After the war, French governments of all political stripes sought to modernize and develop the country's economy, with the goal of matching the advanced economy of the United States. The French government implemented dirigisme, a policy of strong government intervention in the economy Regulationism.png, to achieve this goal. This policy approach was accompanied by the development of Meritocracy Merit.png and Technocracy Technocracy.png, with elite state-trained administrators and engineers taking leadership roles in industry.

    During the 1945-1975 period, known as the "Glorious Thirty," France experienced significant economic growth and a population boom. Dirigisme was supported by conservative French Republican Party.png governments led by Charles de Gaulle Gaullismicon2.png and Georges Pompidou Udr france.png, and seen as a compromise between American policies of minimal government intervention and Soviet policies of total state control. In 1981, Socialist president François Mitterrand Liberalsoc.png was elected and pursued dirigisme policies, including nationalizing industries and banks Bankocracy.png. However, economic difficulties and inflation led the government to abandon dirigisme in 1983 and adopt austerity measures instead. Dirigisme has not been widely supported by subsequent French governments, though some elements of it remain in place.

    Cball-Japan.png Imperial Japan Showa-kanmuri.pngTojo.pngJapaneseFascism.png


    Cball-US.png United States FDRismF.png


    Cball-South Korea.png South Korea SyngmanRhee.pngParkChungHee.png


    Cball-Taiwan.png ROC/Taiwan ChiangKaiShek.pngAuthcapROC.pngChiang-Ching-kuo.png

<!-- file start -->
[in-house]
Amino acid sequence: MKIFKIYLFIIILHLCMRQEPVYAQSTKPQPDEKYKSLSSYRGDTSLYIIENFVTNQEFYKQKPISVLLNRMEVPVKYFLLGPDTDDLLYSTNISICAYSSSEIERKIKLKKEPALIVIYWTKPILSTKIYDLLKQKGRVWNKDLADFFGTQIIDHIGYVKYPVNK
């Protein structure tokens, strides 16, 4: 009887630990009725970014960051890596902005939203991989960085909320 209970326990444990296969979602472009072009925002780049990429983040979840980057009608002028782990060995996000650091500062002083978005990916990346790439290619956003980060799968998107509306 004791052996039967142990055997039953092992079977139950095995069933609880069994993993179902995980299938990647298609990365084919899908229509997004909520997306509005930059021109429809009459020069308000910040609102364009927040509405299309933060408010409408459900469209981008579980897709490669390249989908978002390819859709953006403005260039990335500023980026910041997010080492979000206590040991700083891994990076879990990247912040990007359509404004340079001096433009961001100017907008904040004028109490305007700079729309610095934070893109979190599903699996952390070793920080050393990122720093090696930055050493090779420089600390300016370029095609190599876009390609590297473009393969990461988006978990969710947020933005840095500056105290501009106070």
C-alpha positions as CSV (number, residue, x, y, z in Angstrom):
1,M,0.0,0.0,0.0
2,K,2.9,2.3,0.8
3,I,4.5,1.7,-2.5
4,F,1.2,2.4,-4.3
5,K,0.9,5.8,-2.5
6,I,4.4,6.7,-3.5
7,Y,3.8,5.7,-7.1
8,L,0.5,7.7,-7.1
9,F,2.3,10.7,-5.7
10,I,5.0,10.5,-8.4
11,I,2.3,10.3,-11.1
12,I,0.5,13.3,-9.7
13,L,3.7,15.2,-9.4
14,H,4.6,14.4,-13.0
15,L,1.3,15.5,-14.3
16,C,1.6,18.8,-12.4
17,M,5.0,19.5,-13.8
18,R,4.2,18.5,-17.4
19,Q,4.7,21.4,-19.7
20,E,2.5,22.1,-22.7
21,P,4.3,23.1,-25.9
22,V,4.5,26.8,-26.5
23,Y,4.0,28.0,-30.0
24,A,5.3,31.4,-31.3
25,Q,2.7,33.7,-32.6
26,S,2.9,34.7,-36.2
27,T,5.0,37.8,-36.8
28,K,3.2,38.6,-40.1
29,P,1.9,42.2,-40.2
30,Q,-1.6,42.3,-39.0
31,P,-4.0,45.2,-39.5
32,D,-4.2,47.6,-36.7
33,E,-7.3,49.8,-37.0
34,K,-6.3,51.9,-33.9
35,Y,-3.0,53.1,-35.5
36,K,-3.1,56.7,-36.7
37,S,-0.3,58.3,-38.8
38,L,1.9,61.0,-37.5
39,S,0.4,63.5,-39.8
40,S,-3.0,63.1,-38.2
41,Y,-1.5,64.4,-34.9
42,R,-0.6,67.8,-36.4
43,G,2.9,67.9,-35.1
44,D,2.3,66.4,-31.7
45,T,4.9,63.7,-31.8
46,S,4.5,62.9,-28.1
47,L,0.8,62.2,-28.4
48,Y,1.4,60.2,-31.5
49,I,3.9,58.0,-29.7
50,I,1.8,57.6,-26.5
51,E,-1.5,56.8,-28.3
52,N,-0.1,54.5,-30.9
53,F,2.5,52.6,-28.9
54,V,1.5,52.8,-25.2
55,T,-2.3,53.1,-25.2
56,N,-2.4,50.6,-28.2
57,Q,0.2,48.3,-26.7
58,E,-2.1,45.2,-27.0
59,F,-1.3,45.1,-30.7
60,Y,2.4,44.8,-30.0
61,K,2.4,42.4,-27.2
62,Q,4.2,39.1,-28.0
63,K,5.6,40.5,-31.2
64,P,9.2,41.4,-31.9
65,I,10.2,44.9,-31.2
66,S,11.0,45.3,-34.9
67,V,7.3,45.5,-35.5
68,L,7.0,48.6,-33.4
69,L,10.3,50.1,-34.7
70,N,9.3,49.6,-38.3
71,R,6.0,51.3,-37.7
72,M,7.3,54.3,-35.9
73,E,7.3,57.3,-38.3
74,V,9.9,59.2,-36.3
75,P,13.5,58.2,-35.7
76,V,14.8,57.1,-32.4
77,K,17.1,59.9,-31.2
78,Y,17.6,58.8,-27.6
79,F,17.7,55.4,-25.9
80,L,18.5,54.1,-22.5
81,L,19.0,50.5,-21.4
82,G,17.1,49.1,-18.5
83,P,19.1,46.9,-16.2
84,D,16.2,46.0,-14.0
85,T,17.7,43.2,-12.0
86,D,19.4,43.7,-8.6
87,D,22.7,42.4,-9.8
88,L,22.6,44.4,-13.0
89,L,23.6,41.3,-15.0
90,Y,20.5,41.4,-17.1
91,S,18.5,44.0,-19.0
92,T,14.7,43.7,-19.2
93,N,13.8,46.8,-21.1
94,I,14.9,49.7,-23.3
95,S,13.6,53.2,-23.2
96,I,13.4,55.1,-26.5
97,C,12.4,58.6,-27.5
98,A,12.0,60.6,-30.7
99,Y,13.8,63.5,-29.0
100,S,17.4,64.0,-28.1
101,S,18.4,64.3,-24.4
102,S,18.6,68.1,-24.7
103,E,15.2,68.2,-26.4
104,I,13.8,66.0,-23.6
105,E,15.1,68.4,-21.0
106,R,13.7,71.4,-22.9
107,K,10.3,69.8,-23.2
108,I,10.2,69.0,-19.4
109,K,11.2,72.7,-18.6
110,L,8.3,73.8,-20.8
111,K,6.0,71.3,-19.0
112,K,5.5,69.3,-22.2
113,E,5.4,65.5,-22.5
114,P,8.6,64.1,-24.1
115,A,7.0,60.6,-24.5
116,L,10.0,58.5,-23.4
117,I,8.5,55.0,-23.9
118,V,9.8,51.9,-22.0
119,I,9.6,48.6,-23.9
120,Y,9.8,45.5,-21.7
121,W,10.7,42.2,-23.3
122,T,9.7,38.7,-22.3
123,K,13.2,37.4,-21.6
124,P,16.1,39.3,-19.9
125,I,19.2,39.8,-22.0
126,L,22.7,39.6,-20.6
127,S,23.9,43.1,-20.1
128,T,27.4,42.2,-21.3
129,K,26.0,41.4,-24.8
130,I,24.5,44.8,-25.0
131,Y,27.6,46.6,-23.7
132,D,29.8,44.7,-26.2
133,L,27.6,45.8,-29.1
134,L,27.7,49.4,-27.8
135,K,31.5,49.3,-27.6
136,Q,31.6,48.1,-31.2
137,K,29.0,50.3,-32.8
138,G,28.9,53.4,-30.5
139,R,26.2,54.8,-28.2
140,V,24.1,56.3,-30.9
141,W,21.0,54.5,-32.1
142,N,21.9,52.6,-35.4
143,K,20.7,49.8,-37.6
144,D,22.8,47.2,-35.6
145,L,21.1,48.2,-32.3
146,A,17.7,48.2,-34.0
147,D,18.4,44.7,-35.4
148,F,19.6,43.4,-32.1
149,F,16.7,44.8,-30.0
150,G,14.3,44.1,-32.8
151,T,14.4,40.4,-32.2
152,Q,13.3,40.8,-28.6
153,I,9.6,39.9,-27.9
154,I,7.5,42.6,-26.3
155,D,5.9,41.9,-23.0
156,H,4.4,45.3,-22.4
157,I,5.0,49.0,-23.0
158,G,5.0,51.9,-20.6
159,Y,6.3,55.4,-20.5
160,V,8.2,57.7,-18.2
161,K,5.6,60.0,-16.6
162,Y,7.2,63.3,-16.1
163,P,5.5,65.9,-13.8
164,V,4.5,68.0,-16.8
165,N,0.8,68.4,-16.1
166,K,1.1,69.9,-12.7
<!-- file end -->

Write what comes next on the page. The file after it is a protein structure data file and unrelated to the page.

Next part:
Cball-China.png China DengXiaoping.pngJiang Tze-min.pngThreeRepresents.pngHujintao.pngWenJiabao.pngBoXilai.pngXiJinpingThoughtf.pngPinkXi.pngTerrorCapitalism.png


    Cball-Singapore.png Singapore PAP(Singapore).pngLKY.png


    Cball-Belarus.png Belarus Lukash.png



    State Capitalism can take on many forms, both theoretical and material, as it did historically.

    • Industries being ran as private enterprises with the State being the primary or sole shareholder.
    • State direction or control of investment, either indirectly (e.g., contracts) or directly (like sovereign wealth funds).
    • "Privatization" of the State so it operates as a single, for-profit economic monopoly.
    • Implementing decentral or central planning while maintaining private resource ownership and markets.
    • A strong, for-profit public sector co-exists and/or competes with the private sector.
    • Any combination of these.

    How to Draw

    Flag of State Capitalism
    The symbol of State Capitalism comes from a post on the r/vexillology subreddit by SekaiDarkness called "Flag of State Capitalism/Corporatism", the flag is supposed to symbolise an in between of Cap.png capitalism and ML.png communism.
    1. Draw a ball and color the inside burnt orange or drab red.
    2. Draw a yellow left-facing cent symbol (¢) and a yellow arrow crossed through it.
    3. Draw the eyes.

    You're done!




    • Capcom.png Capitalist Communism - I admit that I borrow elements from both, but only the good parts.
    • Merc.png Mercantilism - Even he thinks I'm too statist & that's says a lot.
    • Corp.png Corporatocracy - Basically me, but with more focus on pleasing the rich.
    • Statesoc.png State Socialism - My confused brother in denial. But countries such as Brazil and Iraq prospered in the past because of effective centralization and economic bureaucracy.
    • Authcap.png Authoritarian Capitalism - Not regulatory enough. Although MoralesBermúdez.png Morales-Bermúdez did good when partially keeping the JuanVelasco.png Velascoist economy, but without the leftist stuff (I am an economic centrist anyway), unlike those Fujimori.png Fujimorists who derregulated the economy.
    • ProgPartyNorway.png Progress Party - A bit anti-statist for my taste but hey he really likes the oil fund[1].



    Further Information




    Cookies help us deliver our services. By using our services, you agree to our use of cookies.

    Recent changes

  • Duck-Citizen • 4 minutes ago
  • Nfan • 1 hour ago
  • Nfan • 1 hour ago
  • JustaWorker • 1 hour ago
  • Cookies help us deliver our services. By using our services, you agree to our use of cookies.